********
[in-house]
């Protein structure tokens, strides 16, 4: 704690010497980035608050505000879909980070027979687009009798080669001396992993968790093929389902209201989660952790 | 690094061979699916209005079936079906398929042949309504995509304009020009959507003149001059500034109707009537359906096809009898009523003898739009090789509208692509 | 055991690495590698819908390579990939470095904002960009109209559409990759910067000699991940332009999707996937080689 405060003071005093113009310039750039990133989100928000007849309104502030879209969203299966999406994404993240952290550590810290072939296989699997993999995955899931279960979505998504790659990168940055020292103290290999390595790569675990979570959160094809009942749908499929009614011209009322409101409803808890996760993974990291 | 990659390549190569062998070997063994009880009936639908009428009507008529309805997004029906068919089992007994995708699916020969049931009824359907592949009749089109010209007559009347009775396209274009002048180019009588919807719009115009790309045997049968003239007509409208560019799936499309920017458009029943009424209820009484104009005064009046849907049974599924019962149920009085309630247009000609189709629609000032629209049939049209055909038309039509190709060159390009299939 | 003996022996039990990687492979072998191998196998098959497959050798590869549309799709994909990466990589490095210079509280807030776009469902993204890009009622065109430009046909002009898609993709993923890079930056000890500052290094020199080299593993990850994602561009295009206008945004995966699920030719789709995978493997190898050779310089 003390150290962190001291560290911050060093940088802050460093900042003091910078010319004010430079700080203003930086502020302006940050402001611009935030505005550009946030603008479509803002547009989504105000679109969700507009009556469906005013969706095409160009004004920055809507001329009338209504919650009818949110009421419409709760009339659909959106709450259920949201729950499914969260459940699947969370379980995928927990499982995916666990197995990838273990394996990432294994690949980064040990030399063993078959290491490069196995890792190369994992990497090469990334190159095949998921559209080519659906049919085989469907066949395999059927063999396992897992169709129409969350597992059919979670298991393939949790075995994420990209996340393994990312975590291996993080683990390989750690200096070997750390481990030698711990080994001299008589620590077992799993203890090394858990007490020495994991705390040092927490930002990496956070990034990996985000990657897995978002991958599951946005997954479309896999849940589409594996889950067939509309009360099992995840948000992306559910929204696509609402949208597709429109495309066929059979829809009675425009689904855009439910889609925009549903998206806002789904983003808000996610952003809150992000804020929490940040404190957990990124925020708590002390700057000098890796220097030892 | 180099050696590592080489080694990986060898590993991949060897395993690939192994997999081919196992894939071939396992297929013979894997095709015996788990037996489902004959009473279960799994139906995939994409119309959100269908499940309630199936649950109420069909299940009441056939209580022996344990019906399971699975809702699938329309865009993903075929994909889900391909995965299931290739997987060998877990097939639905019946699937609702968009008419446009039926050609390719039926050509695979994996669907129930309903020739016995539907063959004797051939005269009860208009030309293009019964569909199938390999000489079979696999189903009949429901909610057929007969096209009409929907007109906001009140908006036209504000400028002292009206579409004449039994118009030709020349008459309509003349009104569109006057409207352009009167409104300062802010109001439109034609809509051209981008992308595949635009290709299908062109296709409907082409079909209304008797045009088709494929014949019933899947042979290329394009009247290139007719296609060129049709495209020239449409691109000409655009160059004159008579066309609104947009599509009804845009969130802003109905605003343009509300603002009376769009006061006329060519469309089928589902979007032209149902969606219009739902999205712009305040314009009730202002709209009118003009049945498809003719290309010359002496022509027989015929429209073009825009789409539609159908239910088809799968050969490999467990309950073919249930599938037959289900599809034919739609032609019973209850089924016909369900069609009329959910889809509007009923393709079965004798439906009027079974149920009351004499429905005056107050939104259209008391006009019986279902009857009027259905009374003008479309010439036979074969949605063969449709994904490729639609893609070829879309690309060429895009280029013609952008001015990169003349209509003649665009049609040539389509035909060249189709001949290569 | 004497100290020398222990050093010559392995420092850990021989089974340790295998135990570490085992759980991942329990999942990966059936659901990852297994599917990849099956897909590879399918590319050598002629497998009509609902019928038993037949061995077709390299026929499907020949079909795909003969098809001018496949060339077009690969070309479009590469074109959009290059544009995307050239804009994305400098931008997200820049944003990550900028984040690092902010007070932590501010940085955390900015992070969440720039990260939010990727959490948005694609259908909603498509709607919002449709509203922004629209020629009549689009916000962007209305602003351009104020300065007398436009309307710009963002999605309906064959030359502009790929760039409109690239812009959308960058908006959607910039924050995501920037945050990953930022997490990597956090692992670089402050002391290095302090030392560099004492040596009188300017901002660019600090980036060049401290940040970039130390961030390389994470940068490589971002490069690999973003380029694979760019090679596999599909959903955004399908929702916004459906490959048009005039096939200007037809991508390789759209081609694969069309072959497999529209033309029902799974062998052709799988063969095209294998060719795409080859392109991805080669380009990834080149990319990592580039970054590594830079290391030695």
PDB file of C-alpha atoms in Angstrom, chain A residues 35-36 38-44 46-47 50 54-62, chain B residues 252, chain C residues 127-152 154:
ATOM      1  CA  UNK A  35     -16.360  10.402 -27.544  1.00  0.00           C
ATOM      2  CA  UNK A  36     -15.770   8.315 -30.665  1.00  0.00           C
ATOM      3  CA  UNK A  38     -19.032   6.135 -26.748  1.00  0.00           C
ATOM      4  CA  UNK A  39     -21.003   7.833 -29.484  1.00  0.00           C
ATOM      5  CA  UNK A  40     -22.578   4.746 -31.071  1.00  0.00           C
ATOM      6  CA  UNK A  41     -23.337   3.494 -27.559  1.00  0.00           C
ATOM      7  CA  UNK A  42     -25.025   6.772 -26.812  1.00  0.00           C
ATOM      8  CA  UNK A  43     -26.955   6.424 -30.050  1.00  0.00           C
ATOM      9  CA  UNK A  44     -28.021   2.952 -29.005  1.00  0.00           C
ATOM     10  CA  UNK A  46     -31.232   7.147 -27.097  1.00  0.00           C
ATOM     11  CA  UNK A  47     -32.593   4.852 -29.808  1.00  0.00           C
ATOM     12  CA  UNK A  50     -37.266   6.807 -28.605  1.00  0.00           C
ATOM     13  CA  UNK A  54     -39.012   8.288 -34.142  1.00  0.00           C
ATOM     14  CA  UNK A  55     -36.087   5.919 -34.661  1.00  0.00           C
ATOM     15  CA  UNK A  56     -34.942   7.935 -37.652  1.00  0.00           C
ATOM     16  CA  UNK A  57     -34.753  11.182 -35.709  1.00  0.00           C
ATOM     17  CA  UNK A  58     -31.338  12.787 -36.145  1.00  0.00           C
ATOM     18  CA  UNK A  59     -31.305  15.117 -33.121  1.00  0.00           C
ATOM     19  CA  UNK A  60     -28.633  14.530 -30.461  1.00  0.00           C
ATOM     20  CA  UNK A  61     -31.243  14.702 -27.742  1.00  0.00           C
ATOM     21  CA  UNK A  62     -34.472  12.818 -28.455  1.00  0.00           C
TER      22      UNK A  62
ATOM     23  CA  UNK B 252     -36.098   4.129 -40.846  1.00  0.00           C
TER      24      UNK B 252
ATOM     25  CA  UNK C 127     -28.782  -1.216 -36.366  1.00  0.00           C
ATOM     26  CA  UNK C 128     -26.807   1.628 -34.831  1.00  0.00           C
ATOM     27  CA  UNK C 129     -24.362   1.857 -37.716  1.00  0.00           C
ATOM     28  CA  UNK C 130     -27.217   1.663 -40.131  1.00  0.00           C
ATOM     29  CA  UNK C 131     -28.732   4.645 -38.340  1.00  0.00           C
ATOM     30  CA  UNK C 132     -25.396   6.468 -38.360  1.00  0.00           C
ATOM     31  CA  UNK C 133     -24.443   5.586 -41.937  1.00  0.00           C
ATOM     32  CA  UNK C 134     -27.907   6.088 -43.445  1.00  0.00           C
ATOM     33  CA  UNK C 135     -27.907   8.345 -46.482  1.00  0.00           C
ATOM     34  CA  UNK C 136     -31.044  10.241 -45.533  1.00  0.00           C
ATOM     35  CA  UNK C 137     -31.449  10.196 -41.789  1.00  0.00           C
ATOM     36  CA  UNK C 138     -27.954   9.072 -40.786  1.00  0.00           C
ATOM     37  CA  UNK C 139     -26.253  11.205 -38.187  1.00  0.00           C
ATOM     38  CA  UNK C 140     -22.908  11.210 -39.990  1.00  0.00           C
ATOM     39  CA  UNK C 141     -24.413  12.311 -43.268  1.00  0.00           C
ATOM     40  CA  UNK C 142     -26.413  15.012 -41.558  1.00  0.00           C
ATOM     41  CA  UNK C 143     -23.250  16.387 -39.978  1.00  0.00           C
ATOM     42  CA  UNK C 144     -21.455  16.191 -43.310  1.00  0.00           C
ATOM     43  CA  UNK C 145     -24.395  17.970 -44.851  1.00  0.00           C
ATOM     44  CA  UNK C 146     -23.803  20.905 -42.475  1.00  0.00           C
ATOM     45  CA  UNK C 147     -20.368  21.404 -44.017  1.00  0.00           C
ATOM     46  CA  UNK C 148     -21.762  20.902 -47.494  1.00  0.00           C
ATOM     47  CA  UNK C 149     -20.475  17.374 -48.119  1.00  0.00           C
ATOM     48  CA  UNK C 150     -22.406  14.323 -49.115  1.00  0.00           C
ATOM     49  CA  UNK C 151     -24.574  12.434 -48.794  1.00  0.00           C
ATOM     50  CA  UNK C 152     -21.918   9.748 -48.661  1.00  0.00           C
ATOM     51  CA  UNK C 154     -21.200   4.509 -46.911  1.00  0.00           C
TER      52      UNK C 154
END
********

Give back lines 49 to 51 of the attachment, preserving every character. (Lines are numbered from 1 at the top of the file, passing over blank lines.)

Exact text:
ATOM     46  CA  UNK C 148     -21.762  20.902 -47.494  1.00  0.00           C
ATOM     47  CA  UNK C 149     -20.475  17.374 -48.119  1.00  0.00           C
ATOM     48  CA  UNK C 150     -22.406  14.323 -49.115  1.00  0.00           C